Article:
I've got the throttle open as I run through start/finish and start the double out-n-back section of 4 miles apiece; I've opened a gap and would like to stay away as long as I can: out of sight, out of mind. What looks like a little bump on the elevation profile is actually one of the steeper hills on the whole course (so much for "recovering" on this section...), so I quickly accept that this race is going to be a study in Who Dies Slowest. I make the turn at the Old Grist Mill (made official by smacking a hand on its wall). Coming back the other way, I keep a mental tally of how much time passes before Dustin appears around a corner; it's about 2 minutes (thus, a 4-minute lead), and another couple minutes until third place appears. And yay, that little hill is just as steep on this side as on the other side, confirming that this'll be a sufferfest.
Slicing sideways through rapidly increasing oncoming traffic, my goal now is to grow those gaps on the next out-n-back, so I keep the throttle open. I see Murphy come the other way, so we high-five and get back about our business. Next time through the bastard-hill out-n-back (and now 4 miles later), I've grown the gap another couple of minutes, which is encouraging. I know that once I get back onto the 10k loop for two more laps, I won't be able to monitor the gap until it's too late. The double out-n-back means I get to see Ethel a couple more times, too, which is awesome as she's feeling frisky and looking good.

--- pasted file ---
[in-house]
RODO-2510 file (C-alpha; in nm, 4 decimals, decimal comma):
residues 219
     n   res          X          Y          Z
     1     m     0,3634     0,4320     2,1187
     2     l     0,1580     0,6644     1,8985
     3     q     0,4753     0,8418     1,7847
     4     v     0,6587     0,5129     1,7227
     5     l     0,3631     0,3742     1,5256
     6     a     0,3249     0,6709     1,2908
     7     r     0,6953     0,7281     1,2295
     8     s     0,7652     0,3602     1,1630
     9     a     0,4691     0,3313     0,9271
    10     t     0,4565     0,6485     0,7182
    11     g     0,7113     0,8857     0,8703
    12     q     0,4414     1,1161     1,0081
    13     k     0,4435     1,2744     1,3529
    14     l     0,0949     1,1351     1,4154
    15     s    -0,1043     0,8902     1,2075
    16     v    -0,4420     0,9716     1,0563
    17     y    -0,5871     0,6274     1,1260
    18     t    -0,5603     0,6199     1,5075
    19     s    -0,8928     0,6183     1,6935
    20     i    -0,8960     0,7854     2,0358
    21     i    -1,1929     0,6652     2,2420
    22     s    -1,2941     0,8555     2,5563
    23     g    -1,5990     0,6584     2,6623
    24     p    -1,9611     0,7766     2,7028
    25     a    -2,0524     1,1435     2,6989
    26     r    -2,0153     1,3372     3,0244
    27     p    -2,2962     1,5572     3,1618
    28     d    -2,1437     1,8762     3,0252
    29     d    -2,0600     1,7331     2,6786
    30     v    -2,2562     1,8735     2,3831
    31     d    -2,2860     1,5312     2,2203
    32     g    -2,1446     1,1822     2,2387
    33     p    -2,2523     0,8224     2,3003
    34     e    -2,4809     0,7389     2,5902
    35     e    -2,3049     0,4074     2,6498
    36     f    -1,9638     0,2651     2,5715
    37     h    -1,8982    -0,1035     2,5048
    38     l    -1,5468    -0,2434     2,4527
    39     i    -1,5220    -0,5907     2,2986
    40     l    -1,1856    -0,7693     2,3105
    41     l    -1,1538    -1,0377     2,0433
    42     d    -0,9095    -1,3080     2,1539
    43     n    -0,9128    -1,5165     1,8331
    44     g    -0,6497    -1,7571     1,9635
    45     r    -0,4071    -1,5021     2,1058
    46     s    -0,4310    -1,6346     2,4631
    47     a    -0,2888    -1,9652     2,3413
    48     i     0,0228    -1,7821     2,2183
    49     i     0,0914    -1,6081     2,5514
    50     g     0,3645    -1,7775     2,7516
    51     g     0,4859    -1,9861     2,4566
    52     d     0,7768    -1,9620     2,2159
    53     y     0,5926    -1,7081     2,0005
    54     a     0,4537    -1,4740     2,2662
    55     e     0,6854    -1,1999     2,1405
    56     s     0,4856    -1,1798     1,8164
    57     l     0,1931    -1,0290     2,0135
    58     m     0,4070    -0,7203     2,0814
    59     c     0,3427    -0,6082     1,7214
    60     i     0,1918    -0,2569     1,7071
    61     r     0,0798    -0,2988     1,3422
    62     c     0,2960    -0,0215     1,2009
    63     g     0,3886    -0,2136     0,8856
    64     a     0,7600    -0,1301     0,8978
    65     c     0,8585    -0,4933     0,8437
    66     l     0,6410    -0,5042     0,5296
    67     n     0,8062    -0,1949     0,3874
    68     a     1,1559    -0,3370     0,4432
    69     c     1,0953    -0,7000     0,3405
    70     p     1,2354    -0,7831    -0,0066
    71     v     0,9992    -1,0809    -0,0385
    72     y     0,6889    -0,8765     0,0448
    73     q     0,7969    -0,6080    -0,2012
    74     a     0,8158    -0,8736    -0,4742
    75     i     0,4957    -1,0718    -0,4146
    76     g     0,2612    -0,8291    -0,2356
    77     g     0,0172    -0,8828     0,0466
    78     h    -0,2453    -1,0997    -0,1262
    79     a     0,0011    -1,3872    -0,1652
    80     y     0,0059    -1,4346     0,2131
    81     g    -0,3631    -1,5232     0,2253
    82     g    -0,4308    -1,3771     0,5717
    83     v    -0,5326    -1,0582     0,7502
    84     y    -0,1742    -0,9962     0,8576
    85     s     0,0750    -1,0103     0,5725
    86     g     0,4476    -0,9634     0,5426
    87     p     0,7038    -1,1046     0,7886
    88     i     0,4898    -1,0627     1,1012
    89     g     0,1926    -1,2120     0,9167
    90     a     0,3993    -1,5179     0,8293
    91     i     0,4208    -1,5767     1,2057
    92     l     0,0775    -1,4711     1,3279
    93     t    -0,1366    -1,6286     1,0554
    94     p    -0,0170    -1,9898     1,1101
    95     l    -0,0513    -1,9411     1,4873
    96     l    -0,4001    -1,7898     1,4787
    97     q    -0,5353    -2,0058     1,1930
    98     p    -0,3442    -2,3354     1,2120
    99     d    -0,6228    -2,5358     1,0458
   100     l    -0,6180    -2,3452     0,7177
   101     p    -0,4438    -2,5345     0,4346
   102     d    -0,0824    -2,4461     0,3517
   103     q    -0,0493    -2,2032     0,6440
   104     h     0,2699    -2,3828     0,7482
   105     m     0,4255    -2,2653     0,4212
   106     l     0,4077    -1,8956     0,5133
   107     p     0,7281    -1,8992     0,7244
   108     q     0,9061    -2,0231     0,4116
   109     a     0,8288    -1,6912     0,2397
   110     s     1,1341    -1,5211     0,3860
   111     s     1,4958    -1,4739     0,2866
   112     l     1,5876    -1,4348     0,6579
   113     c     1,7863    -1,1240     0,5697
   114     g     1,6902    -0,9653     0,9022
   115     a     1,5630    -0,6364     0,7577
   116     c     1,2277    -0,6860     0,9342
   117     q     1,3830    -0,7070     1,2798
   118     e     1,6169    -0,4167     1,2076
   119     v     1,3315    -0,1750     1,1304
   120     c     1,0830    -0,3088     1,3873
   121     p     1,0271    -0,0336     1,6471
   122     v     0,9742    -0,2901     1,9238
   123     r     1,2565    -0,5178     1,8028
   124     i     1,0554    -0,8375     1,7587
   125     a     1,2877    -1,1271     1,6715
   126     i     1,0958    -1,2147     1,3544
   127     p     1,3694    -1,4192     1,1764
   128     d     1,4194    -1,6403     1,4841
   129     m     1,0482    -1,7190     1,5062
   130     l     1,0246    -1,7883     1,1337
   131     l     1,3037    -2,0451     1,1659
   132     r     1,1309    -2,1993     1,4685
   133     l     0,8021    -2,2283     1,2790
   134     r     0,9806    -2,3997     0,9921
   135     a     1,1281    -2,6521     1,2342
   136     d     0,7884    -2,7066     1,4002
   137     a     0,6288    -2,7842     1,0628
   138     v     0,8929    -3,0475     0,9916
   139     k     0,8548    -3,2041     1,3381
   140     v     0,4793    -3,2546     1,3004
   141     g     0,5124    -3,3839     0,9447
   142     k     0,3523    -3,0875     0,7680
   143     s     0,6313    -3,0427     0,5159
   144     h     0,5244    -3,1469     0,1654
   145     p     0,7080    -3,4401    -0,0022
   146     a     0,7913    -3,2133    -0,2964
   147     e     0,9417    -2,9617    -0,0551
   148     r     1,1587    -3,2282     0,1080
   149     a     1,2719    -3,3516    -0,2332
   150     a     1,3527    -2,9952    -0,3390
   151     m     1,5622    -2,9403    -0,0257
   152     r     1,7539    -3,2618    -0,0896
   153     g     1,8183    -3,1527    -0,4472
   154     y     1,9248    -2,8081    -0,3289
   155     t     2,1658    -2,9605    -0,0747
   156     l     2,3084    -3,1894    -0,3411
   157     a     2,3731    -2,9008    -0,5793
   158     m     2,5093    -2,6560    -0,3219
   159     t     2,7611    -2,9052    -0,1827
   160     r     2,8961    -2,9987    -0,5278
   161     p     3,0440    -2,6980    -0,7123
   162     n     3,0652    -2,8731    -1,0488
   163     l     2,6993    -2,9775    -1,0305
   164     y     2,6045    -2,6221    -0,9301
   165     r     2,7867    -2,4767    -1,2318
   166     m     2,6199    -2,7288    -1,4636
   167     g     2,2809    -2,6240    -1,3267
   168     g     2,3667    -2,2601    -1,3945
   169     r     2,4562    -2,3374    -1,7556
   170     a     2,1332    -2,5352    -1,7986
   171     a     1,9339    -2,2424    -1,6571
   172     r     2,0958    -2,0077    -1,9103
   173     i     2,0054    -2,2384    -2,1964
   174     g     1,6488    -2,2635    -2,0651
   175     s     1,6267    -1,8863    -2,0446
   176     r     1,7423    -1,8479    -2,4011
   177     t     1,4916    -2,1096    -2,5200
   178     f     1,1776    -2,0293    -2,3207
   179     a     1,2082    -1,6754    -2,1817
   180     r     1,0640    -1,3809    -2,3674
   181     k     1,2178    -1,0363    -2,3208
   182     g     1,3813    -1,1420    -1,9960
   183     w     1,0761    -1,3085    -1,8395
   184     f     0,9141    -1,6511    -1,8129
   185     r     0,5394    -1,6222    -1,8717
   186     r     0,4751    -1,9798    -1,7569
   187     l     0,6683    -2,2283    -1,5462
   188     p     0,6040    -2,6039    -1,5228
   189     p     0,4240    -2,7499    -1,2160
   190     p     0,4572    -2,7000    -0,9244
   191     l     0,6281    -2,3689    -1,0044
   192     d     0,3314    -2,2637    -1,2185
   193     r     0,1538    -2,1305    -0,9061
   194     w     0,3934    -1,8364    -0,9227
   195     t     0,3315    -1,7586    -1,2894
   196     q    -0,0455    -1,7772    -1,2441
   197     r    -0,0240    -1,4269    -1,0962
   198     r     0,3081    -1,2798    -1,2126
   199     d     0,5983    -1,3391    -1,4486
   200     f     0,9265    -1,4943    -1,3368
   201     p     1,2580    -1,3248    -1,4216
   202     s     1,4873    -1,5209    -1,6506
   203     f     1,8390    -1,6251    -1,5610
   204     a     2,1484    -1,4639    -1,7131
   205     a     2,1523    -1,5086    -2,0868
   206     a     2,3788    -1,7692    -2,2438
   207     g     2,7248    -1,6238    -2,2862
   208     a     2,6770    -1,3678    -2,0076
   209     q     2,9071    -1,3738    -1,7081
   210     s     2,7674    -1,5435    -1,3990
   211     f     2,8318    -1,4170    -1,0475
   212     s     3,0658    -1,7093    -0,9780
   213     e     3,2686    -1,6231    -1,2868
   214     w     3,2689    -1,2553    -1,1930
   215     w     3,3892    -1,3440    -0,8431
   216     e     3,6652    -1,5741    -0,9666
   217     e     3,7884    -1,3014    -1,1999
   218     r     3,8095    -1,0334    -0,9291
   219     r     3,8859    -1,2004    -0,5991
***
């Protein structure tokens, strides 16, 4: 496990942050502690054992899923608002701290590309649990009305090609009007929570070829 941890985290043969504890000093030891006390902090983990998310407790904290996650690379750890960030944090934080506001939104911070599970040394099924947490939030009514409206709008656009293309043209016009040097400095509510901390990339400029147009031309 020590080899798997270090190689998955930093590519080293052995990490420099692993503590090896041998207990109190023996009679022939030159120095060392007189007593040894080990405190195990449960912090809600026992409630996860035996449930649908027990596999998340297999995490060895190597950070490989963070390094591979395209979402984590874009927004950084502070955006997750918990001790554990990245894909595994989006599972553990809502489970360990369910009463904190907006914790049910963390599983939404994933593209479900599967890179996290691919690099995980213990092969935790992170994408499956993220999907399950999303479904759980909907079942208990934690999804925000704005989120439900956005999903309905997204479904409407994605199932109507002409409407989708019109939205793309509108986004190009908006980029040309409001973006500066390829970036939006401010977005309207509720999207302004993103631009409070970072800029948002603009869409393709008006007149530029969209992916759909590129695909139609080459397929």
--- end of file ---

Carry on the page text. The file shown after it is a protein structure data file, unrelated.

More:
Coming back into start/finish, now for the third time since the beginning of the race and 14 miles deep, I grab a quick cup of water, land most of it on my face, and enter the fray of the slower half-marathon traffic that is just starting their second lap. As the trail pitches up and narrows considerably, my silent swooping past the halfers turns into a never-ending stream of "'scuseme/pardonme/onyourleft/onyourright/sneakinby/pleasekillme," which actually uses a fair bit of oxygen.
I still feel strong on the second climb up that infernal loop, but I start becoming aware of a couple hotspots on my heels and balls (of my feet, thank you) when the descent starts. Near the end of this loop, I'm VERY relieved to see Dustin just starting up, so I'm confident that just so long as I don't end up walking it in (or falling off a steep slope into a rocky creek), I'll have a good result. By the time I get down to start/finish again to turn back around and go back up that same goddamn hill, my feet are starting to feel precipitously agitated, but my legs, gut, and mind are full speed ahead.
Going up that hill the third time, the crowd of halfers is virtually non-existent and I only catch the occasional marathoner, so I find myself back in the blissful sensory deprivation tank of leading a race in the woods. On every uphill section, the balls of my feet chatter at me, but on the downhills, my heels scream like banshees. I end up slowing considerably simply to do some gratuitous damage control, as the hotspots are now officially blisters of indeterminate seriousness.